The indications are that workers are not being adequately trained to hold off from clicking on suspicious links because this is the most effective manner in which ransomware infections start, the report concluded. But, user training is not enough. "Endpoint security tools, help desk operations and security teams should work in unity to automate education and prevention," the report said

But there are a number of steps organizations can take to defend against attacks, according to Check Point, which sponsored the study:

Educate your employees – First and foremost, it's important to make sure that your employees are educated about what to watch out for. This includes making sure the sender, attachments and URLs within emails are legitimate and trustworthy, as well as being watchful for unsettling content, for example an email stating that your bank account has been hacked. Keeping your employees aware and paying attention to what comes in their inbox is critical to preventing phishing, ransomware and other attacks from compromising your network.

Think Beyond Signature-Based Protections – Traditional signature-based protections, like anti-virus, are necessary but are no longer sufficient. In recent years, cybercriminals have learned how to bypass traditional signature-based detection solutions, bringing in new technologies and tools that make it much harder for users to decipher if an email, website, a file, or a URL is truly legitimate or not. Hackers can also easily modify a variant of a particular malware, creating a brand new malware capable of avoiding detection by signature-based solutions. For these reasons, it has become essential for organizations today to employ multiple layers of protection, being sure to utilize solutions that can secure them from new, unknown malware and other sophisticated attacks for which there might not be available signatures.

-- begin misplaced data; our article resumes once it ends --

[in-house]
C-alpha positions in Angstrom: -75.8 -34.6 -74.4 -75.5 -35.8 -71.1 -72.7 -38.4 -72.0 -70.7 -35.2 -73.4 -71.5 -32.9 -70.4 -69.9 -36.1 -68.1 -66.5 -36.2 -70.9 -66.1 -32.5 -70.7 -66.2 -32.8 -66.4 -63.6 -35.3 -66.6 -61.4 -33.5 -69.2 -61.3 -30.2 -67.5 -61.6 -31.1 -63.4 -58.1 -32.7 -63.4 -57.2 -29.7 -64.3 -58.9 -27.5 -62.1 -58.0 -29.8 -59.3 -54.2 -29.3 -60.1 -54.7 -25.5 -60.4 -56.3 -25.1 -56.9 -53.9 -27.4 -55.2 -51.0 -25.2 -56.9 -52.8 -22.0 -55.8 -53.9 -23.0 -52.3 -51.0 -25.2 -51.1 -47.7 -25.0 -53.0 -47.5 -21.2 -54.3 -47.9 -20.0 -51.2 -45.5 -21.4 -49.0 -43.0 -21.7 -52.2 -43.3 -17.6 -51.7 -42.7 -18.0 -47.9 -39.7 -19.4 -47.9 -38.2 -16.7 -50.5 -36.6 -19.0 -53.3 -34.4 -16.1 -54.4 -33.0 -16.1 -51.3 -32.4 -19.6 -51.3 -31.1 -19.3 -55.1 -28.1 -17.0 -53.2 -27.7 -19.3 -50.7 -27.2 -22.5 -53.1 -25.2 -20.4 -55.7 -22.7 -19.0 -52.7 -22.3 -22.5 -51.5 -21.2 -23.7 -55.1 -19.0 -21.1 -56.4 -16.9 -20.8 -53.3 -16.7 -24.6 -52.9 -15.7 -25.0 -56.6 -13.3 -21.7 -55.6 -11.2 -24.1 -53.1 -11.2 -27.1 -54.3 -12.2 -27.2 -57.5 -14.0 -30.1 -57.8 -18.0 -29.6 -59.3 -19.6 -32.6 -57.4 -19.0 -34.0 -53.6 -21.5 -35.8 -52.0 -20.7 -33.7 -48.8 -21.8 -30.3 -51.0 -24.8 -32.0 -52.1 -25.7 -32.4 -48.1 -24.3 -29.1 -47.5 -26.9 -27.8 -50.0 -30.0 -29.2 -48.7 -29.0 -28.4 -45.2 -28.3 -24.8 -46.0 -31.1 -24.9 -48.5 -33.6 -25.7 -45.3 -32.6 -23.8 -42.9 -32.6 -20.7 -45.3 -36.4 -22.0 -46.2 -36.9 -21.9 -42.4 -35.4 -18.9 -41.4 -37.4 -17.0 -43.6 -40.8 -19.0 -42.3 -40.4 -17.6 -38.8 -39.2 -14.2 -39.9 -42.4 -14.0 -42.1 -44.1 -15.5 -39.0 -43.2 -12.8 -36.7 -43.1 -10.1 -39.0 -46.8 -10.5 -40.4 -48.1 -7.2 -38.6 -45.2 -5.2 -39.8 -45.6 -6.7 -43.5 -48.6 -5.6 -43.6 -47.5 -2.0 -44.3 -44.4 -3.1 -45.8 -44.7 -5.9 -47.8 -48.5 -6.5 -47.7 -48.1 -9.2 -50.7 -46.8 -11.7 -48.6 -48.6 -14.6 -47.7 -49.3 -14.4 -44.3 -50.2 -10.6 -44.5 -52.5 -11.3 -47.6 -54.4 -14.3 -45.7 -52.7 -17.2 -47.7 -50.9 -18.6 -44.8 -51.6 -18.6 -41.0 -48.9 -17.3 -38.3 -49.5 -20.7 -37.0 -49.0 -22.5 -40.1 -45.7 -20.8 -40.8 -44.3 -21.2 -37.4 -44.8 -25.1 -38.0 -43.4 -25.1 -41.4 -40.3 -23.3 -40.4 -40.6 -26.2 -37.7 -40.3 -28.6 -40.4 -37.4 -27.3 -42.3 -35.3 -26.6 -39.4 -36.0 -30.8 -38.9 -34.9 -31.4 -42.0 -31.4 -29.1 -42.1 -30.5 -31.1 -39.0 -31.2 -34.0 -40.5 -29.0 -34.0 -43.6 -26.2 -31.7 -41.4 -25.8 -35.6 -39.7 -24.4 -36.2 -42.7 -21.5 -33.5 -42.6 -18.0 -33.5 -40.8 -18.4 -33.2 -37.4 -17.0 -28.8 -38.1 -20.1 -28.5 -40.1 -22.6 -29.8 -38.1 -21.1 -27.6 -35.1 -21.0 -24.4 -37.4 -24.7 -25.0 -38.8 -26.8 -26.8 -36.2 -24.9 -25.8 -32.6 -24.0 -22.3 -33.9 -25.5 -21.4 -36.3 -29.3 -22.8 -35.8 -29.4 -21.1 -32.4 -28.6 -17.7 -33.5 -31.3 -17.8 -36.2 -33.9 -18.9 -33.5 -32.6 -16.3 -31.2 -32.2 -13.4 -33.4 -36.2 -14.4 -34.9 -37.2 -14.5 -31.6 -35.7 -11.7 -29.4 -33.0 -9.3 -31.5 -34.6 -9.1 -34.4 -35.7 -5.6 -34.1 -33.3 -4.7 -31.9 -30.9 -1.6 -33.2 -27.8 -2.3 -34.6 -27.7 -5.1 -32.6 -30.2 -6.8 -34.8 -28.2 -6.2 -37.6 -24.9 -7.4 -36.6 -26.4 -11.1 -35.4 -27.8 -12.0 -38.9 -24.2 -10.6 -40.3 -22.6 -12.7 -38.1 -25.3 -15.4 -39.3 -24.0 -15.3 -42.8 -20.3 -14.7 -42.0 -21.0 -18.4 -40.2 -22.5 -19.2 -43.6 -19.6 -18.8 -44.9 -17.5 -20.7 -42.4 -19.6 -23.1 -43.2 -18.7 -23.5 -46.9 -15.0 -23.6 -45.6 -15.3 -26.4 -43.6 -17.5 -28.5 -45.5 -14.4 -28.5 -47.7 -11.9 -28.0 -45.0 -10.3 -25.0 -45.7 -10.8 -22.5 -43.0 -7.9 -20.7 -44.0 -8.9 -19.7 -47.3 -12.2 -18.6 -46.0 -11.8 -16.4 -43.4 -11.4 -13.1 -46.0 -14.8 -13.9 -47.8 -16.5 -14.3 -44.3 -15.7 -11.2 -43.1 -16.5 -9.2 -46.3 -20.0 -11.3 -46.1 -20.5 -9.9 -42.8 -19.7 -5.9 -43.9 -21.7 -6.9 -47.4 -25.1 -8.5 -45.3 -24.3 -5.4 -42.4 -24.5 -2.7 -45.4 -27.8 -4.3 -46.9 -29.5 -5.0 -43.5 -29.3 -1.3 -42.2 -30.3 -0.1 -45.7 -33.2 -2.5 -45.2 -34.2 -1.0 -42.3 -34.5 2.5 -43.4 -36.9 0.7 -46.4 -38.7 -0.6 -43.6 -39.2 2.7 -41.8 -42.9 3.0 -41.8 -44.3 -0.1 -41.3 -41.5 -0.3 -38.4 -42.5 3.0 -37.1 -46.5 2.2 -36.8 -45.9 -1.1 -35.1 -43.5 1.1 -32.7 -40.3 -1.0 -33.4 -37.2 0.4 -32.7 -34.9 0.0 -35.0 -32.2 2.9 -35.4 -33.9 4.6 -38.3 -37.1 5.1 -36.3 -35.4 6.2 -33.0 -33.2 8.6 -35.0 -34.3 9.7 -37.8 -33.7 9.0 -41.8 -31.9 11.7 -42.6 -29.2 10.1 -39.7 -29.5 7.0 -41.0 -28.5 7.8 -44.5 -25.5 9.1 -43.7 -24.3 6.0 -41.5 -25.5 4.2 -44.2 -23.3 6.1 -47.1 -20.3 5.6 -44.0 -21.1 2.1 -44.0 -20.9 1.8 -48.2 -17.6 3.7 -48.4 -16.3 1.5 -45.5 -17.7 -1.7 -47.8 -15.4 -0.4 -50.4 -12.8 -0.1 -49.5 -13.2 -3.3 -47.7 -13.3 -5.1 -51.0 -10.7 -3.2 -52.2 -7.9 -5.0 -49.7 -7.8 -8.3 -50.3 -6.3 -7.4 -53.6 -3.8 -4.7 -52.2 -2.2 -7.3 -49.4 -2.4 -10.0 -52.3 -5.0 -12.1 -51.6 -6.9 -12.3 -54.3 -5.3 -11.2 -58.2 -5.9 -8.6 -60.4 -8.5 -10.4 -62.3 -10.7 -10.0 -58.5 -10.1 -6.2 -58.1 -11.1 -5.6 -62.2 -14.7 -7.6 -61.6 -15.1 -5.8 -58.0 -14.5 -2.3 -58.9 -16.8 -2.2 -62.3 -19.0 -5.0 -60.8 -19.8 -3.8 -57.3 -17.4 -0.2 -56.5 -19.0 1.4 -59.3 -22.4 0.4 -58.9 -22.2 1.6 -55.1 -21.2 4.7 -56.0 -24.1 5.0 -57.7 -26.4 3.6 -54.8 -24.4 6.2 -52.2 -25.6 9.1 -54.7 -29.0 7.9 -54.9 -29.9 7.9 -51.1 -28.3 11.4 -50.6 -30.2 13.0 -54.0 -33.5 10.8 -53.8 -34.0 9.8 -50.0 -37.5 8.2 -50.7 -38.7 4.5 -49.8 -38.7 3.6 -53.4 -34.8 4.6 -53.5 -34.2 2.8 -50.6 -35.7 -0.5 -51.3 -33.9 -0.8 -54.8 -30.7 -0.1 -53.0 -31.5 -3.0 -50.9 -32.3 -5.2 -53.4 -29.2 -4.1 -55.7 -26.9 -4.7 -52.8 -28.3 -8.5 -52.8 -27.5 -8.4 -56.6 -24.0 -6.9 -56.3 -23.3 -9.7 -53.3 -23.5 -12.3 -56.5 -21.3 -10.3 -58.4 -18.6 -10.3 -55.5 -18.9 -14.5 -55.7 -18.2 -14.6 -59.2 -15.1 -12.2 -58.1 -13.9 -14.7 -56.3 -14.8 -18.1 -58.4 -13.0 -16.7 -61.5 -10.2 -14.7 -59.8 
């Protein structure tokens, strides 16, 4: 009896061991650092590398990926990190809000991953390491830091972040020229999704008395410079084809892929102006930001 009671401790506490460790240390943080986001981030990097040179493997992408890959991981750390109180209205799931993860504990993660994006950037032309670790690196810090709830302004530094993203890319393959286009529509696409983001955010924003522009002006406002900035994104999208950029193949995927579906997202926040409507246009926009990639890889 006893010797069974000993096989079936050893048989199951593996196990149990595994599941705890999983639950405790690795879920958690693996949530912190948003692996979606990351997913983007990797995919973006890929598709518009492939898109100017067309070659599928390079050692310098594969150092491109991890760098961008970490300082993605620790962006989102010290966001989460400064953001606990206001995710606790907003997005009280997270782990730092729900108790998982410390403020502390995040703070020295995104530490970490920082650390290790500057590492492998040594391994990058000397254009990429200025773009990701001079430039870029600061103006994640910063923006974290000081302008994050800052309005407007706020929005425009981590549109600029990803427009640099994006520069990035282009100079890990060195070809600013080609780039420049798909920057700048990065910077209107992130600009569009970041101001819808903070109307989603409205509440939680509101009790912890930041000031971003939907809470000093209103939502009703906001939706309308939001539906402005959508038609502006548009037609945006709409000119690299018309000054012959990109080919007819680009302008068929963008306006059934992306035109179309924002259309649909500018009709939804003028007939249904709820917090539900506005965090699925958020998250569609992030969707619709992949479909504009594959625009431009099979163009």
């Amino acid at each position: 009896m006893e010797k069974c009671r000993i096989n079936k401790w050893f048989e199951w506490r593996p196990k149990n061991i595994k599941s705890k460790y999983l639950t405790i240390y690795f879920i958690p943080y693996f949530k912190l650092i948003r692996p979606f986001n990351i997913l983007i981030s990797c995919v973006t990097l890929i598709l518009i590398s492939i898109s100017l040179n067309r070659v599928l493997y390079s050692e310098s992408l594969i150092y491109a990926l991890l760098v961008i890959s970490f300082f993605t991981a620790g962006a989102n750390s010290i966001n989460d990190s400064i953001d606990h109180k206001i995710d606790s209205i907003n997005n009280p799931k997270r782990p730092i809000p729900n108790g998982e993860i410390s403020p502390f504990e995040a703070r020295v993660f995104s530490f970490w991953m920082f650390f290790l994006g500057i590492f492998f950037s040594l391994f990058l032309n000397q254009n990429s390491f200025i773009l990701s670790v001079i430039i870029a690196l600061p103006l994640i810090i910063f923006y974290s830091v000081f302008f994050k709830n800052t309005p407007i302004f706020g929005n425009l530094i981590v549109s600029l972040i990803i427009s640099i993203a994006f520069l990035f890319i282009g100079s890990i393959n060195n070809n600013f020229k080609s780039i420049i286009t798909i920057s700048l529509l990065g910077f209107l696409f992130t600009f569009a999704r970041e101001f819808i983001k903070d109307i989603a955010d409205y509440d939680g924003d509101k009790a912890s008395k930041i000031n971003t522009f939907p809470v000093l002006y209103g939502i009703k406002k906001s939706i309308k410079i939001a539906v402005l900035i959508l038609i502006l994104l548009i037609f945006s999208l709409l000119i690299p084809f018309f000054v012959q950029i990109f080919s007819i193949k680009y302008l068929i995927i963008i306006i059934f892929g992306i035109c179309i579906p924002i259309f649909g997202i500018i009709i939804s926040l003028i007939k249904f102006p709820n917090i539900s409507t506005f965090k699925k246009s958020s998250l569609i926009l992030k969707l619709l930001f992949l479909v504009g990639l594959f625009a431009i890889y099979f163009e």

Neely wrote to SC Media on Nov. 4 to offer some takeaways:

  1. The user and the device they use are ground zero.
  2. Next-generation defenses are needed beyond traditional anti-virus. Moving from signature detection to behavior detection because it is really easy to evade signature based systems.
  3. Whitelist everything. Sounds like a cliche or impossible task, but the issue is that blacklists don't work as they only address known bad items. They can miss a new signature on a bad item. The tools here are maturing and that helps.
  4. Make sure of the basics. Don't run as admin, monitor the network and endpoint. Pay attention to those alerts.
  5. Consider an always-on VPN. Then, corporate devices are always within the network defenses.
  6. Think about requiring authentication to reach the internet – all ports, not via single sign-on – so malware can't easily establish c2.
  7. Also deploy NGFW for in-depth protection, and couple that with limiting outbound ports to the absolute minimum, again to limit routes around defenses.


Updated on Nov. 4 to add Lee Neely comments.